In 18th century Europe, peacocks were great rarities that were imported from India to graze on the greenswards of country estates.  Their feathers came to garnish the elaborate coiffures of Marie-Antoinette, and images of them were woven into the Lyon silks that were used in her bedroom at Versailles.  Presumably, our single feather was scooped off the lawn at Houghton in 1975 by Mrs. Bass (as opposed to being plucked off a screeching peacock) when a guest of the Marquess, and then sent to Mrs. Wrightsman, with a note on house stationary, who sealed it in her precious frame, which had formerly contained three. The keeper of the inventory book seems not to have noticed.

By the 21st century peacock feathers were no longer rare.  After all, in the psychedelic 1960s, hippies were buying them for nothing in Haight Ashbury ‘head shops.’  Yet in more refined circles, they still evoked a bygone aristocratic age, as they did for Mrs. Wrightsman and Mrs. Bass.  If they hadn’t, Mrs. Bass wouldn’t have gone to the trouble of collecting one to give to Mrs. Wrightsman, any more than Mrs. Wrightsman would have framed three for her London flat, or switched them out for one with a more distinguished provenance from a friend.  And if further evidence is required to prove the enduring alluring of the peacock among the happy few, in Mrs. Wrightsman’s London flat, in addition to the giltwood-framed feathers, she also kept a pair of peacock-feather fans, a bouquet of peacock feathers in an ormolu-mounted Blue-John Regency vase, and an 18th-century French giltwood armchair [above right] upholstered in a silk lampas with a peacock-feather pattern.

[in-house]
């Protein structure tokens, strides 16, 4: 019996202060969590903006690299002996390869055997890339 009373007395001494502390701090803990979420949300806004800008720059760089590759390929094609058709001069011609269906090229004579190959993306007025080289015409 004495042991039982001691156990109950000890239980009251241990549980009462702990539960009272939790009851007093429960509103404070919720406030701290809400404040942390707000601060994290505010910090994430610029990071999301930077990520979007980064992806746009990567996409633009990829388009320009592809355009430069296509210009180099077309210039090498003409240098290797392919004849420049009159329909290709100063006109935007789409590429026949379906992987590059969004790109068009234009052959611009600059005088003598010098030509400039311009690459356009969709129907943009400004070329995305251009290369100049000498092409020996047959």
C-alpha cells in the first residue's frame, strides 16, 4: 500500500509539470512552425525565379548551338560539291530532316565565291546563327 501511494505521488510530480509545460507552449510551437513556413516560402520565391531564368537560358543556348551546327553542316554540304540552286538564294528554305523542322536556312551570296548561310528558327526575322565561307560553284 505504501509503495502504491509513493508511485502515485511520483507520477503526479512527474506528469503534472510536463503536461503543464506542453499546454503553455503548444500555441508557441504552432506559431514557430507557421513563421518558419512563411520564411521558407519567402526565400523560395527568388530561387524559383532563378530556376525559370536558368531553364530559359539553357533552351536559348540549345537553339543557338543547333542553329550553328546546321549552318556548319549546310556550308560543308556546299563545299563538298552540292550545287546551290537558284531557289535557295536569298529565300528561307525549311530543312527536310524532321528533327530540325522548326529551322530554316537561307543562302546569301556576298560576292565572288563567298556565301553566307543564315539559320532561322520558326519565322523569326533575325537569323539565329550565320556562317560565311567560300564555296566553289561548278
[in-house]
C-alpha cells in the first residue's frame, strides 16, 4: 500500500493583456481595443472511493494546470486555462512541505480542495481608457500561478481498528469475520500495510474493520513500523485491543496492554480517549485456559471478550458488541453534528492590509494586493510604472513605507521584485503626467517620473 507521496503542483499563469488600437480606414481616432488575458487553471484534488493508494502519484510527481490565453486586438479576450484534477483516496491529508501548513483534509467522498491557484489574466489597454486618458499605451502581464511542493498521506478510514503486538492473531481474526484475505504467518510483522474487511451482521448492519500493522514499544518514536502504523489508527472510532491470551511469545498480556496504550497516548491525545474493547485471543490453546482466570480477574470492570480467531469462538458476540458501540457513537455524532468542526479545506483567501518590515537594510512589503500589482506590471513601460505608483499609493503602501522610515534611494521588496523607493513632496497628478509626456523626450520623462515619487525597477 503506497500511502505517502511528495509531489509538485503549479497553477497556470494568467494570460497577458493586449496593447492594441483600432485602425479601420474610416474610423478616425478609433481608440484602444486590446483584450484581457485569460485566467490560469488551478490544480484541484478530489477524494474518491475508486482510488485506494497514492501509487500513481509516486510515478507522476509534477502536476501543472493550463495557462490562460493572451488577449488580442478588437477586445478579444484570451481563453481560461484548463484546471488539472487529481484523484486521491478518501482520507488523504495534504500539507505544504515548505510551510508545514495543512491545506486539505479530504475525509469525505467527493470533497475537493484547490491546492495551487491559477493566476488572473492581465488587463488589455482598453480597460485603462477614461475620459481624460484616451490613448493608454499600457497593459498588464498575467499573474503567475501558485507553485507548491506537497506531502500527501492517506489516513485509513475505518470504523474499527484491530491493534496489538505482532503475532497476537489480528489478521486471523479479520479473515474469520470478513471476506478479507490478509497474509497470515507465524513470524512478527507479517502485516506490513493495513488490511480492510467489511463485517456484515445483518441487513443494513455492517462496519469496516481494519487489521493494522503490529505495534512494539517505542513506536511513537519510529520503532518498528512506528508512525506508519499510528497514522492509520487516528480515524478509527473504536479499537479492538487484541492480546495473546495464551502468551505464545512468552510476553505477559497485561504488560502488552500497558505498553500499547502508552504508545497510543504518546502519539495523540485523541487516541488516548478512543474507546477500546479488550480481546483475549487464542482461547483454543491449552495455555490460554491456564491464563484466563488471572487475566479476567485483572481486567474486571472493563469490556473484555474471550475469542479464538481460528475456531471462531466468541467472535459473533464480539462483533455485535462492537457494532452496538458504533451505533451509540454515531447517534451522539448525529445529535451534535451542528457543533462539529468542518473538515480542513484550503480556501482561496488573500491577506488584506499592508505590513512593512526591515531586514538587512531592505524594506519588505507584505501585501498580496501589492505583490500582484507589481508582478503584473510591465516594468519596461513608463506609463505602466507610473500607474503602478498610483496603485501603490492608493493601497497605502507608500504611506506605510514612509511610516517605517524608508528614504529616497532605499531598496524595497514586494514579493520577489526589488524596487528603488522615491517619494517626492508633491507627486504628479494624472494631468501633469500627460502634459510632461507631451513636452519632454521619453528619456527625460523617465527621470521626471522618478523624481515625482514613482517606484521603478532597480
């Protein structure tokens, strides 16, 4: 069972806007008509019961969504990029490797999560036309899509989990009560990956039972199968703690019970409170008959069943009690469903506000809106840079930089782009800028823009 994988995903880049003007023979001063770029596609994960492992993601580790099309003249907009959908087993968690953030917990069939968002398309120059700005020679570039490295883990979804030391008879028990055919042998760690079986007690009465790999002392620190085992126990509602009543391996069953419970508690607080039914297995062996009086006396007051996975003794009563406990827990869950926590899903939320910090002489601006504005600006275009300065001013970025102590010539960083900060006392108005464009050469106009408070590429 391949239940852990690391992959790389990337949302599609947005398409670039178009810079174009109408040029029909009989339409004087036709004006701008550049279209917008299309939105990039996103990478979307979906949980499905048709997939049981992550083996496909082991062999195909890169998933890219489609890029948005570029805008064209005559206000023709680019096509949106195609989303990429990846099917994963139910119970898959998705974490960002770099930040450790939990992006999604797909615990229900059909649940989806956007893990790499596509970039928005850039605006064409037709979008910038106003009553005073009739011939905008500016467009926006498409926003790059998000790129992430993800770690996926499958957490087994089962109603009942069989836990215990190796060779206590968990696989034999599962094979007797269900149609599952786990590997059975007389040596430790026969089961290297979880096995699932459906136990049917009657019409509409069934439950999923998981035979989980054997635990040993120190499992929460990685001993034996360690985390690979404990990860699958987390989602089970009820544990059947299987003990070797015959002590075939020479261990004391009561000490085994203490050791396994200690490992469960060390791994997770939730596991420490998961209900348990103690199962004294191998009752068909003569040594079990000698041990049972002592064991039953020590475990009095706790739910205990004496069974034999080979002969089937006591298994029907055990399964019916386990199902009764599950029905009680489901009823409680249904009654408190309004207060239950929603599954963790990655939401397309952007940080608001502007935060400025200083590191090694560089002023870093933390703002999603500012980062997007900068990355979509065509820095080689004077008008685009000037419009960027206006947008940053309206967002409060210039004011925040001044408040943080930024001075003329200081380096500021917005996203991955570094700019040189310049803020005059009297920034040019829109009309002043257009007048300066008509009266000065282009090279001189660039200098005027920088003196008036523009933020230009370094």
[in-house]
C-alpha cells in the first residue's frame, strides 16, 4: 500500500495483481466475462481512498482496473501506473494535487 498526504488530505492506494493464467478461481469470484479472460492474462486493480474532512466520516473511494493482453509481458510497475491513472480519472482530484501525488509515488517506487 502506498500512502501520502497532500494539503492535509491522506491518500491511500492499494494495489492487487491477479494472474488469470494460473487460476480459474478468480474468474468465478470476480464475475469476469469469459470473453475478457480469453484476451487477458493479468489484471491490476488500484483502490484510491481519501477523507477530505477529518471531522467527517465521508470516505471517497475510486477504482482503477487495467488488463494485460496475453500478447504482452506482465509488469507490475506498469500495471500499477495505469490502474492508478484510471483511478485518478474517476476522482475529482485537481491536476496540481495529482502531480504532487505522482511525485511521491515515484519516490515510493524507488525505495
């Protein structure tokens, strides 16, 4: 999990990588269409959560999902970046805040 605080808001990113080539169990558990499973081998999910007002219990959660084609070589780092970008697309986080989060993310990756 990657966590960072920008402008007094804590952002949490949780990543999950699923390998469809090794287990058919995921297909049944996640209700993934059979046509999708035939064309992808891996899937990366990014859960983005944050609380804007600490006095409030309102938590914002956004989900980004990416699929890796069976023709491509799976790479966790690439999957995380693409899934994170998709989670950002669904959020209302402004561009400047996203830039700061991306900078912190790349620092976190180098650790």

MUGHAL INDIAN MINIATURE

Indian (Mughal), 18th century.  A Noblewoman Walking a Deer on a Leash.  Gold and paint on paper.  Miniature 8 ¼“ x 5 ½“, frame 10 ¾“ x 8“.  Provenance Le-Pho, Paris; by descent, his son Pierre Le-Tan, Paris.  $12,000

On rare occasion, poetry takes physical form in an image.  Perhaps this occurs most frequency in the miniatures painted at the princely courts of Mughal India in the 18th century.  A case in point is this one that depicts a raven-haired princess in a gold-trimmed saffron-colored silk sari.  Under a glowering evening sky, she dawdles on a white marble terrace with a pet fawn on a leash, before a landscape dotted with buildings nestled amongst trees beyond the river.  Her hair, falling loosely about her shoulders, rather than carefully dressed upon her head, indicates she’s a maiden still.  The mood is one of expectancy.  Perhaps walking a pet and catching an evening breeze is a pretext to escape palace scrutiny for a lovers’ assignation.  In Mughal India tender sentiments were a bridge to the erotic – and if this seems contradictory, so too is the balance of realism and caricature, and naturalism with the schematic. Both are characteristic of miniatures painted in this place and time.